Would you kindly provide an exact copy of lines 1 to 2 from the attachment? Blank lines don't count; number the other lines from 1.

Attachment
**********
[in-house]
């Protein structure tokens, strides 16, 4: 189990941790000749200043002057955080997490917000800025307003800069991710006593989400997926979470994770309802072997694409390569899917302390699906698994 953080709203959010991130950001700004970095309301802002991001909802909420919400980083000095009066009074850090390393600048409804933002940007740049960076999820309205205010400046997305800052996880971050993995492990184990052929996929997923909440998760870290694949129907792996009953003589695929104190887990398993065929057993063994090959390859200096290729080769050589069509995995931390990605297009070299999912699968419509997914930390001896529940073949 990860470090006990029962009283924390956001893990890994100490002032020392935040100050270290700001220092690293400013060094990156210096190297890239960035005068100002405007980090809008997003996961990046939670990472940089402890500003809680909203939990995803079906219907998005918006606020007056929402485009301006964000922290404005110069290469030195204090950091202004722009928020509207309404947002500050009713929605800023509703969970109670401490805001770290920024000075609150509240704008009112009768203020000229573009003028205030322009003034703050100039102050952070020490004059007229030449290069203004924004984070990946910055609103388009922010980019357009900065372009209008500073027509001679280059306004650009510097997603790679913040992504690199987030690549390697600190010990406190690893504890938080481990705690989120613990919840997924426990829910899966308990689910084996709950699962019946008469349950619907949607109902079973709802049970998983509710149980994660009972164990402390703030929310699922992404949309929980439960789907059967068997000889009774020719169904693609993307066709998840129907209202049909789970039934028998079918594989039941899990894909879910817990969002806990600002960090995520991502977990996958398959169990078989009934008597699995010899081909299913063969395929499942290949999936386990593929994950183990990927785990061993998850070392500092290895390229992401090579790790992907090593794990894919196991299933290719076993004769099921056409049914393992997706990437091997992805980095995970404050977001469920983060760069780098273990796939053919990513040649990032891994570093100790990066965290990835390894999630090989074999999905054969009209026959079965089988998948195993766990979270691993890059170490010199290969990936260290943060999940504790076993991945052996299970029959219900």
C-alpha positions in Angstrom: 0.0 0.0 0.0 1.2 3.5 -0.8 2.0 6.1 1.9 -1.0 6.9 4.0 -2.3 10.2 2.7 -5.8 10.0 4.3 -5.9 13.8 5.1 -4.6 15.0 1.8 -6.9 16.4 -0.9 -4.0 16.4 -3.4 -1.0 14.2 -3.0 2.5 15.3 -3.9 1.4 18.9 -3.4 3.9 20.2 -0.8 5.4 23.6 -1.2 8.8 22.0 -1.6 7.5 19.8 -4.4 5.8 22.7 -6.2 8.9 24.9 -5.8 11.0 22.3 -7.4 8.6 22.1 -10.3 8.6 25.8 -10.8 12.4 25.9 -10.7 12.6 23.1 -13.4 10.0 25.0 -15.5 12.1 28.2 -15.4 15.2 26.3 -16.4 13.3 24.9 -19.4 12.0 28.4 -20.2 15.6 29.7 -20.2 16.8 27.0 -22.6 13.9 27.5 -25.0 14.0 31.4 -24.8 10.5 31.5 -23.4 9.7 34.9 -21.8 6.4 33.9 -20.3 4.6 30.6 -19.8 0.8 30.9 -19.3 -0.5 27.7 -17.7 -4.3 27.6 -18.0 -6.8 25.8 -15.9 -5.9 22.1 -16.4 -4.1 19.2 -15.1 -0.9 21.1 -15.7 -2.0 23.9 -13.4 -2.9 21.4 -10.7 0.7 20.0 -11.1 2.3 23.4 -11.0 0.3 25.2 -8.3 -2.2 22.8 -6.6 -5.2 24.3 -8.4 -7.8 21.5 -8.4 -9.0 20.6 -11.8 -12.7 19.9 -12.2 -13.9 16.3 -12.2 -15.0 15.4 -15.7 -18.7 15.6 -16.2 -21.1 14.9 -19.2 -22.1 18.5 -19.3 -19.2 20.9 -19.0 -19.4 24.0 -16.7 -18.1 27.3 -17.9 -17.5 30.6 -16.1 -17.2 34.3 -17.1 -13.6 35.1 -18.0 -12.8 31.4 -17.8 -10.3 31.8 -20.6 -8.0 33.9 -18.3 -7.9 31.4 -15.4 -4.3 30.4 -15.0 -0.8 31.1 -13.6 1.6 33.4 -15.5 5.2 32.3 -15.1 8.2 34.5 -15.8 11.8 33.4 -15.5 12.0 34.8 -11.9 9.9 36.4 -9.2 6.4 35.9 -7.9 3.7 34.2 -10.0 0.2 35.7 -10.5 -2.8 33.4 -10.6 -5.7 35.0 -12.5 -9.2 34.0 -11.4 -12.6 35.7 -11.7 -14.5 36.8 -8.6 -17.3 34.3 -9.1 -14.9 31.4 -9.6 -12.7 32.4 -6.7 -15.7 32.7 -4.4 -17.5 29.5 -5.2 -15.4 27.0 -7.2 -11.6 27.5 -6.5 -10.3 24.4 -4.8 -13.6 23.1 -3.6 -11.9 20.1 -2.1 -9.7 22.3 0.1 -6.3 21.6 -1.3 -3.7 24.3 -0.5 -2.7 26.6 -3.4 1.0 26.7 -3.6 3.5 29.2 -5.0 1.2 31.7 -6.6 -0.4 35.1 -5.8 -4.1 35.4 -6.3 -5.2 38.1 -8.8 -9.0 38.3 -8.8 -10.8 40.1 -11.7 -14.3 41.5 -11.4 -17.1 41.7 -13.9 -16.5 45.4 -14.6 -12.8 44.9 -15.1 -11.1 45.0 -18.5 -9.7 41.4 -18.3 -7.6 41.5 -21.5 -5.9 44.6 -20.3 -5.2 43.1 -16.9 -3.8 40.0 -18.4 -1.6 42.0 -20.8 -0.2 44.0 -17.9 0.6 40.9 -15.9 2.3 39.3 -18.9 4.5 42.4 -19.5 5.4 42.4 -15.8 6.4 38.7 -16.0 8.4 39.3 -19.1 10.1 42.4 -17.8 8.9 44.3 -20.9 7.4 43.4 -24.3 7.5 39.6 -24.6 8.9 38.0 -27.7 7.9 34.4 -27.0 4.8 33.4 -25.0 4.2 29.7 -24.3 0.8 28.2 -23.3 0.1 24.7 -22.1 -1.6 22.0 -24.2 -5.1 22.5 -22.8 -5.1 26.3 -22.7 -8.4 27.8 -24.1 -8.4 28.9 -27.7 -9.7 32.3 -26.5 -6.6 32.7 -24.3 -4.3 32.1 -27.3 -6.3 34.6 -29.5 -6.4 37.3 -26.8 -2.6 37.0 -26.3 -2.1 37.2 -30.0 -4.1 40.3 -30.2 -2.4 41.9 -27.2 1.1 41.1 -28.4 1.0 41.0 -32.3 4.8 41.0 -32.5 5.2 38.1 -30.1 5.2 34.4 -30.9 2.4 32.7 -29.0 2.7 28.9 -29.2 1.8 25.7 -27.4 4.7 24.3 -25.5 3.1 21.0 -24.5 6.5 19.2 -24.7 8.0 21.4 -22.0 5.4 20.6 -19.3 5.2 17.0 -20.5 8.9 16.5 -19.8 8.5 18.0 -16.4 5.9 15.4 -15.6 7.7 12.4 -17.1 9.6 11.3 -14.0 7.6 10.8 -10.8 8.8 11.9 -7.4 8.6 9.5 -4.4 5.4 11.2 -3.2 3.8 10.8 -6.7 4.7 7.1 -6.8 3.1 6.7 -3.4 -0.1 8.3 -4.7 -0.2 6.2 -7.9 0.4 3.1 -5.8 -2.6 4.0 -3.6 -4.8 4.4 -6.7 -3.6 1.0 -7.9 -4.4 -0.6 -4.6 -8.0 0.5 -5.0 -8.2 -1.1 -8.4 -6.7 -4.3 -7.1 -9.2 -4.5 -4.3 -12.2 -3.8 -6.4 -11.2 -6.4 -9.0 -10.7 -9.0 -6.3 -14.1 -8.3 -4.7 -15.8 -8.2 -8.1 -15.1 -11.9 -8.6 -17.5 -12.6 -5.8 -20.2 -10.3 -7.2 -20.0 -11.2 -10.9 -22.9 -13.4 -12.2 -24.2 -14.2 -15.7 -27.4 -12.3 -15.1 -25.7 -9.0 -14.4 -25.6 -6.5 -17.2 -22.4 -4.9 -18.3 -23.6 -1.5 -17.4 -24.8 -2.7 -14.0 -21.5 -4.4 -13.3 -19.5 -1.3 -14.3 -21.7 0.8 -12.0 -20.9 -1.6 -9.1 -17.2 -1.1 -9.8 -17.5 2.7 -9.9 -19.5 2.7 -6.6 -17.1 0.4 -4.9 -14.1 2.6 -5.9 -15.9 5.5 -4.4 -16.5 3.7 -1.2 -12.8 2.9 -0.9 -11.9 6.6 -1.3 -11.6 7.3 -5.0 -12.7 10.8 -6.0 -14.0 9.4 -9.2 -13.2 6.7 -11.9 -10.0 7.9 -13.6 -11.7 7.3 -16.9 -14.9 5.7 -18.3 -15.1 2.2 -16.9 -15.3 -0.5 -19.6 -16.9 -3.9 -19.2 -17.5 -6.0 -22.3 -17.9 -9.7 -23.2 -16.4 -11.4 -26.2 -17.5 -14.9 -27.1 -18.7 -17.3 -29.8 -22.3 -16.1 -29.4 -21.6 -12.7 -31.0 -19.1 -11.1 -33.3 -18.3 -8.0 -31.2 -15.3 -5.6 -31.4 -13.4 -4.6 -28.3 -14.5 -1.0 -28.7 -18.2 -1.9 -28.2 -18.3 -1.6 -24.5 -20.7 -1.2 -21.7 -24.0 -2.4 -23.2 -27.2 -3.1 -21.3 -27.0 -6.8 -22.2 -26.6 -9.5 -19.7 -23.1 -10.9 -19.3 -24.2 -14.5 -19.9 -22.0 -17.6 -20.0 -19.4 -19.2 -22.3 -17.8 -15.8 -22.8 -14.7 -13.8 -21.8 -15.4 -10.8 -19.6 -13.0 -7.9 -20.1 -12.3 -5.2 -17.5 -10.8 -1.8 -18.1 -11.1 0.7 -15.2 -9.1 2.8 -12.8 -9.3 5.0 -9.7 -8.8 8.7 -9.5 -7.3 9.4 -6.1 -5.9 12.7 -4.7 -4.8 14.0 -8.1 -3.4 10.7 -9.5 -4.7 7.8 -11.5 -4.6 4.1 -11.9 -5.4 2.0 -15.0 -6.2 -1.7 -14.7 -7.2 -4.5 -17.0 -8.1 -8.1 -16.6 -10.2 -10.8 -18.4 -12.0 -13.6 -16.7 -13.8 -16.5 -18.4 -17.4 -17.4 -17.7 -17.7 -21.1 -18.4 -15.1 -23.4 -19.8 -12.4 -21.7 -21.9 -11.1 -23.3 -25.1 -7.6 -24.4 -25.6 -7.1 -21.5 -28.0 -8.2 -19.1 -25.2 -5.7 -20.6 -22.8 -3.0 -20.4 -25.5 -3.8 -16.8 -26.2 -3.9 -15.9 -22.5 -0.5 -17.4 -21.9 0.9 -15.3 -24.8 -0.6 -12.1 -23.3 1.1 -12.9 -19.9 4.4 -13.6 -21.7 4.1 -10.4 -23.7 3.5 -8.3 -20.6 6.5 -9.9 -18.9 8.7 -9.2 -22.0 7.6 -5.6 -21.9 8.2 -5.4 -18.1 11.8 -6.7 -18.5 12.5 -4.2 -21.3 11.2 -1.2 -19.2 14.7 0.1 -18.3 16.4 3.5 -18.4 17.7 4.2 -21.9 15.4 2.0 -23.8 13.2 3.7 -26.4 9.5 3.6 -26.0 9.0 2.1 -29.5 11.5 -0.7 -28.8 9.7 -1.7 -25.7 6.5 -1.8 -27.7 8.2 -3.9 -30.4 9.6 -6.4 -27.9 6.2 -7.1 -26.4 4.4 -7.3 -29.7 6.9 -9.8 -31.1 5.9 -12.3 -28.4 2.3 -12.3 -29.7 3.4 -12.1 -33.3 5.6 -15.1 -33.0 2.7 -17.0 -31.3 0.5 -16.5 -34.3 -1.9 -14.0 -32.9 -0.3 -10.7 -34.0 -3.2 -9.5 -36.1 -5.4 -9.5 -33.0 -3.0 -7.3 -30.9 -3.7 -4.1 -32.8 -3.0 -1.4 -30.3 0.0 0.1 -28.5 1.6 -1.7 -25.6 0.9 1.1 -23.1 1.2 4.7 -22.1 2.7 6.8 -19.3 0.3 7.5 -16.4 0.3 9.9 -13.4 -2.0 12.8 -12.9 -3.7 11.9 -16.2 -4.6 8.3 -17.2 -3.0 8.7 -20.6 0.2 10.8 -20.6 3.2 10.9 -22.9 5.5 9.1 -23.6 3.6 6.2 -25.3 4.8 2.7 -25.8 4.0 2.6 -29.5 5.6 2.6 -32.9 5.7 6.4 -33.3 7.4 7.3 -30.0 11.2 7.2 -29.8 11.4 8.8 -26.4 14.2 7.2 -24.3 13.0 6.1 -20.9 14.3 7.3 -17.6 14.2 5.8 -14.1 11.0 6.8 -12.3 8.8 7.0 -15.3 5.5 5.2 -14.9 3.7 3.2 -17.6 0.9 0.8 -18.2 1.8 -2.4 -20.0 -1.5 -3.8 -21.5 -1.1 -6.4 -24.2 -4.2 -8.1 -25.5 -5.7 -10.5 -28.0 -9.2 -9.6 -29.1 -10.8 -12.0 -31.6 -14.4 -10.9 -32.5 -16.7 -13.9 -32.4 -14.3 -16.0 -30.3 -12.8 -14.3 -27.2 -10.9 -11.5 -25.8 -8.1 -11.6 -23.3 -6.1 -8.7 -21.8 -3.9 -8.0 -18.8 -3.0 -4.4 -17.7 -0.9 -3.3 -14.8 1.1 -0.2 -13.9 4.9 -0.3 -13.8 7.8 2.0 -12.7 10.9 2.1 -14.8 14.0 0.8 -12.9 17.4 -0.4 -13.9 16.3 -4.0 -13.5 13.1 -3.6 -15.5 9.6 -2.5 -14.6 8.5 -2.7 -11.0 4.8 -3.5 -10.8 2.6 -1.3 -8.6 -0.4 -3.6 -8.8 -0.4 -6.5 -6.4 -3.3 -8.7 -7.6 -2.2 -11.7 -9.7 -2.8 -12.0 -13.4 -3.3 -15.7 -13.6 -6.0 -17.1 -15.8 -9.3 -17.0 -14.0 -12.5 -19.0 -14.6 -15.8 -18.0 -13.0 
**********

[in-house]
């Protein structure tokens, strides 16, 4: 189990941790000749200043002057955080997490917000800025307003800069991710006593989400997926979470994770309802072997694409390569899917302390699906698994 953080709203959010991130950001700004970095309301802002991001909802909420919400980083000095009066009074850090390393600048409804933002940007740049960076999820309205205010400046997305800052996880971050993995492990184990052929996929997923909440998760870290694949129907792996009953003589695929104190887990398993065929057993063994090959390859200096290729080769050589069509995995931390990605297009070299999912699968419509997914930390001896529940073949 990860470090006990029962009283924390956001893990890994100490002032020392935040100050270290700001220092690293400013060094990156210096190297890239960035005068100002405007980090809008997003996961990046939670990472940089402890500003809680909203939990995803079906219907998005918006606020007056929402485009301006964000922290404005110069290469030195204090950091202004722009928020509207309404947002500050009713929605800023509703969970109670401490805001770290920024000075609150509240704008009112009768203020000229573009003028205030322009003034703050100039102050952070020490004059007229030449290069203004924004984070990946910055609103388009922010980019357009900065372009209008500073027509001679280059306004650009510097997603790679913040992504690199987030690549390697600190010990406190690893504890938080481990705690989120613990919840997924426990829910899966308990689910084996709950699962019946008469349950619907949607109902079973709802049970998983509710149980994660009972164990402390703030929310699922992404949309929980439960789907059967068997000889009774020719169904693609993307066709998840129907209202049909789970039934028998079918594989039941899990894909879910817990969002806990600002960090995520991502977990996958398959169990078989009934008597699995010899081909299913063969395929499942290949999936386990593929994950183990990927785990061993998850070392500092290895390229992401090579790790992907090593794990894919196991299933290719076993004769099921056409049914393992997706990437091997992805980095995970404050977001469920983060760069780098273990796939053919990513040649990032891994570093100790990066965290990835390894999630090989074999999905054969009209026959079965089988998948195993766990979270691993890059170490010199290969990936260290943060999940504790076993991945052996299970029959219900």